When she wakes, she’ll decline using her potty (but will gladly fetch a diaper from downstairs ).  She’ll help pick her outfit and determine her hat – or helmet – for the day.
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The clarity of her words won’t hamper her insistence to be understood. Hands gesture as she talks in garbled language I try in vain to follow. If important,  she’ll repeat, selecting another way to communicate. Or, she’ll grab my finger into her hand, pulling me as she says, “Come on,” and leads me to her chosen destination.
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Trippin’

Spring break has begun.

We left sandwiched into Mom’s car shortly after breakfast.  Although we suffered through a few hours of traffic, once on 85S, our drive was fairly smooth.

Traveling with a trio of littles means we stop often. Luckily, we planned for leisure. No time constraints,  no rush, and no problems.

As hunger struck Ya, we began to search for the best place to dine. Ruby Tuesdays’ all you can eat salad bar won our selection. And we definitely ate (likely making up for missing lunch on the road ). Of course food led immediately to lethargy, and we had to consider which hotel was best.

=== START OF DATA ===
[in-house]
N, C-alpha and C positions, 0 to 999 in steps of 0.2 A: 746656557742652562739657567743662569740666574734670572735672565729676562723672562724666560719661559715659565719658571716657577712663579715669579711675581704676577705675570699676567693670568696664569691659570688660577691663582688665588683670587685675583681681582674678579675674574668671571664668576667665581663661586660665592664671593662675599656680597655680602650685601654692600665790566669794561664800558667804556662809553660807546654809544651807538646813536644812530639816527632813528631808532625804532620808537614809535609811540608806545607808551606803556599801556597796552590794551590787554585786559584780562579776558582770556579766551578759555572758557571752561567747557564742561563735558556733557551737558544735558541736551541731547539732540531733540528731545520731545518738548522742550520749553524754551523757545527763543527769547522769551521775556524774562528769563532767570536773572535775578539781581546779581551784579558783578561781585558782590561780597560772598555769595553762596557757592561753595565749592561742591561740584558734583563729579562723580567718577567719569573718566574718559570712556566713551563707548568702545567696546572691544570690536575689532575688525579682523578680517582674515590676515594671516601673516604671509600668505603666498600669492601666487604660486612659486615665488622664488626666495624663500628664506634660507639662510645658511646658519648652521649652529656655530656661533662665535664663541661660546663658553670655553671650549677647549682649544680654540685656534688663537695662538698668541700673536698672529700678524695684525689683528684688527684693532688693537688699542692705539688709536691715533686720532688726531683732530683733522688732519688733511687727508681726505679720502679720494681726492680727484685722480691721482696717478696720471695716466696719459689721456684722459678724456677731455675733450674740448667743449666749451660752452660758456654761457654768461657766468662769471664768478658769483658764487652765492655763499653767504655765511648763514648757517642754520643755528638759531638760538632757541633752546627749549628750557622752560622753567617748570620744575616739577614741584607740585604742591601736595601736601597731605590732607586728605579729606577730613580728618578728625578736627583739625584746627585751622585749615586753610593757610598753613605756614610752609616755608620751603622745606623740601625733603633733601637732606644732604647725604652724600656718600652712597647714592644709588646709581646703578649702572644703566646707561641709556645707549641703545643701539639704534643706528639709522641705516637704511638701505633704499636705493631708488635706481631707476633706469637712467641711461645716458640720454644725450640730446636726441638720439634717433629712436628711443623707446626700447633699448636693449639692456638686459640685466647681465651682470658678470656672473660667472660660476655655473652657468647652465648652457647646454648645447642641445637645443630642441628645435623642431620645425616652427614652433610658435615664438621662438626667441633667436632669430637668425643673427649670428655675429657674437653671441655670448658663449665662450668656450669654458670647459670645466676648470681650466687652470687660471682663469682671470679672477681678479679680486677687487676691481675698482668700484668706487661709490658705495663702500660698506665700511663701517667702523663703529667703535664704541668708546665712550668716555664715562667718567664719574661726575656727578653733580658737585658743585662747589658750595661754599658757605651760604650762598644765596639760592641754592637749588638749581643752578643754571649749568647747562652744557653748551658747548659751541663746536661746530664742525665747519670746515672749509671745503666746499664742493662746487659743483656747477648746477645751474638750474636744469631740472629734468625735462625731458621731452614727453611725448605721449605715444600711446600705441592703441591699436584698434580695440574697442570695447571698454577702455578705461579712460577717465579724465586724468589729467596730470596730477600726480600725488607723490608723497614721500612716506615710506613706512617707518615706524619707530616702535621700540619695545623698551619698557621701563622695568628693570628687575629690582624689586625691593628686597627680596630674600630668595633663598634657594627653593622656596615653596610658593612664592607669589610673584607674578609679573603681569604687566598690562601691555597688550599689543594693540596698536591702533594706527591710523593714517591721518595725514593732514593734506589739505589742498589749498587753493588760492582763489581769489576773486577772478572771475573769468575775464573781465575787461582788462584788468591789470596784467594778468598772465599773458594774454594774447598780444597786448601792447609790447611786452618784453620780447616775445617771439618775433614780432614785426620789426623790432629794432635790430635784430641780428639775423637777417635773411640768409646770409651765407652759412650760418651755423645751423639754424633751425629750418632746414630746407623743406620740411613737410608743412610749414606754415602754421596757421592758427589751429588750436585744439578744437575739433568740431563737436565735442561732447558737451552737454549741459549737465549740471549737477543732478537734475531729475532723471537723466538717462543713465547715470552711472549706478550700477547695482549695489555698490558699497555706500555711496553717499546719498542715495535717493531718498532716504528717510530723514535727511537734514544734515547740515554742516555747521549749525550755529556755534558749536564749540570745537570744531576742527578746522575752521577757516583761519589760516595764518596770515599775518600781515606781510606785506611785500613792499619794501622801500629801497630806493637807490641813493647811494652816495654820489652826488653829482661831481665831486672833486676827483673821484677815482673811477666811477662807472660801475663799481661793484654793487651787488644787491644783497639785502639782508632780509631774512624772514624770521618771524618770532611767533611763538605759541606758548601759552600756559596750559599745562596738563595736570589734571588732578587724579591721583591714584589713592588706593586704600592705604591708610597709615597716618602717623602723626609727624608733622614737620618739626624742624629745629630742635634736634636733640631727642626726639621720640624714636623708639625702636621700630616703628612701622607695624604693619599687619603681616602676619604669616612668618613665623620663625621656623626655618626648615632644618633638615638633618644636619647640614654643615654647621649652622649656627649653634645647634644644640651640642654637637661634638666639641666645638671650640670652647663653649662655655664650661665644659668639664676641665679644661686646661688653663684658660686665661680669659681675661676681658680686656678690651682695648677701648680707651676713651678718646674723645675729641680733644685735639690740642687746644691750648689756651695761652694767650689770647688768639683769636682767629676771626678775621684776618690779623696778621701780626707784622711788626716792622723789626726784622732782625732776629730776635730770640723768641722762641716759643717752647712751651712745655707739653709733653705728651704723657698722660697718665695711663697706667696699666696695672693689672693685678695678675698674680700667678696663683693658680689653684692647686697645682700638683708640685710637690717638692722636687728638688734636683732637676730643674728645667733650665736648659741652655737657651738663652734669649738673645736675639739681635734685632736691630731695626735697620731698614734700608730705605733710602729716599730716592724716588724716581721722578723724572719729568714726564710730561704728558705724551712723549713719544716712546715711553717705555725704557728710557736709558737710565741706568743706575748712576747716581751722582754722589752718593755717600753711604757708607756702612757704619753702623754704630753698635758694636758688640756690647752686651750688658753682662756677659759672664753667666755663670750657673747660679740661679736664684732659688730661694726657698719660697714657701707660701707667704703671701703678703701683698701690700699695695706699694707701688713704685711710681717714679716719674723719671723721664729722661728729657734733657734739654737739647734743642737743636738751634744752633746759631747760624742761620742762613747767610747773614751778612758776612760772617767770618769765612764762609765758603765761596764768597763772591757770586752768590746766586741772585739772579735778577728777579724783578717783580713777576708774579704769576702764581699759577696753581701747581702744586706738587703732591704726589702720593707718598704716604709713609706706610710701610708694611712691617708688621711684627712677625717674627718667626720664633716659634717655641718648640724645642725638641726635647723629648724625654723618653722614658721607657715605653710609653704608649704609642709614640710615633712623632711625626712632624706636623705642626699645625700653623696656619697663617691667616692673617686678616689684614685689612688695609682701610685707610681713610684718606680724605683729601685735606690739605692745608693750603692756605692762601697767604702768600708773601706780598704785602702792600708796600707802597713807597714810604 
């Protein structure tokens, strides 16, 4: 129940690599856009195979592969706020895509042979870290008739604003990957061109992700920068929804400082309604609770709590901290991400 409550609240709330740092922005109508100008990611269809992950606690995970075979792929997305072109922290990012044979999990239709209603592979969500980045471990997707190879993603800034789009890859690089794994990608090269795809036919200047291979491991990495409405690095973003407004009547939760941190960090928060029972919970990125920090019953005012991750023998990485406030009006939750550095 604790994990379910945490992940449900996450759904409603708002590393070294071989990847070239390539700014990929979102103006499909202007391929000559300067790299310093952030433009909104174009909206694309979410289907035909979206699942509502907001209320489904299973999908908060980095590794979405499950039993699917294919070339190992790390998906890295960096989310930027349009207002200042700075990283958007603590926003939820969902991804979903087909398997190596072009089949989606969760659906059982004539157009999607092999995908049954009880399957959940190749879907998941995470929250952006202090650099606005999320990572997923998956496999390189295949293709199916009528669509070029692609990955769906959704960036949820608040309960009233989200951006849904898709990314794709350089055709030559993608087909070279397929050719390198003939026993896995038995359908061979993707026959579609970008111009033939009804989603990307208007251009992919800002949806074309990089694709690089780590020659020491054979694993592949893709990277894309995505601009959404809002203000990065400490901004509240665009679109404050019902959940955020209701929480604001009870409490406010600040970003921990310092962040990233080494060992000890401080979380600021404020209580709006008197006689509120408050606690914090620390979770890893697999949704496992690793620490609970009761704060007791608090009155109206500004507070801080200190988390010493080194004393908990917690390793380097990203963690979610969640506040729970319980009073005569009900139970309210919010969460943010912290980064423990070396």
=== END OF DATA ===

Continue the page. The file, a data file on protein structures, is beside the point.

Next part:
Equipped with bug spray -just in case – we found an overnight offering breakfast. The bed was luxurious. ..except the company (my girls) slept as though sleep rolling were a competitive sport and it was championship time.  Breakfast,  unfortunately,  was disappointing. Disc shaped microwave eggs,  sausage, yogurt, and hardened donuts, bagels or toast were our selections.

Despite a 12 pm checkout, housekeeping attempted to break in at 10:15am. Thank goodness for that extra door bolt.  We planned to maximize time relaxing before resuming the travel west towards our destination.

Frozen in time: no Disney here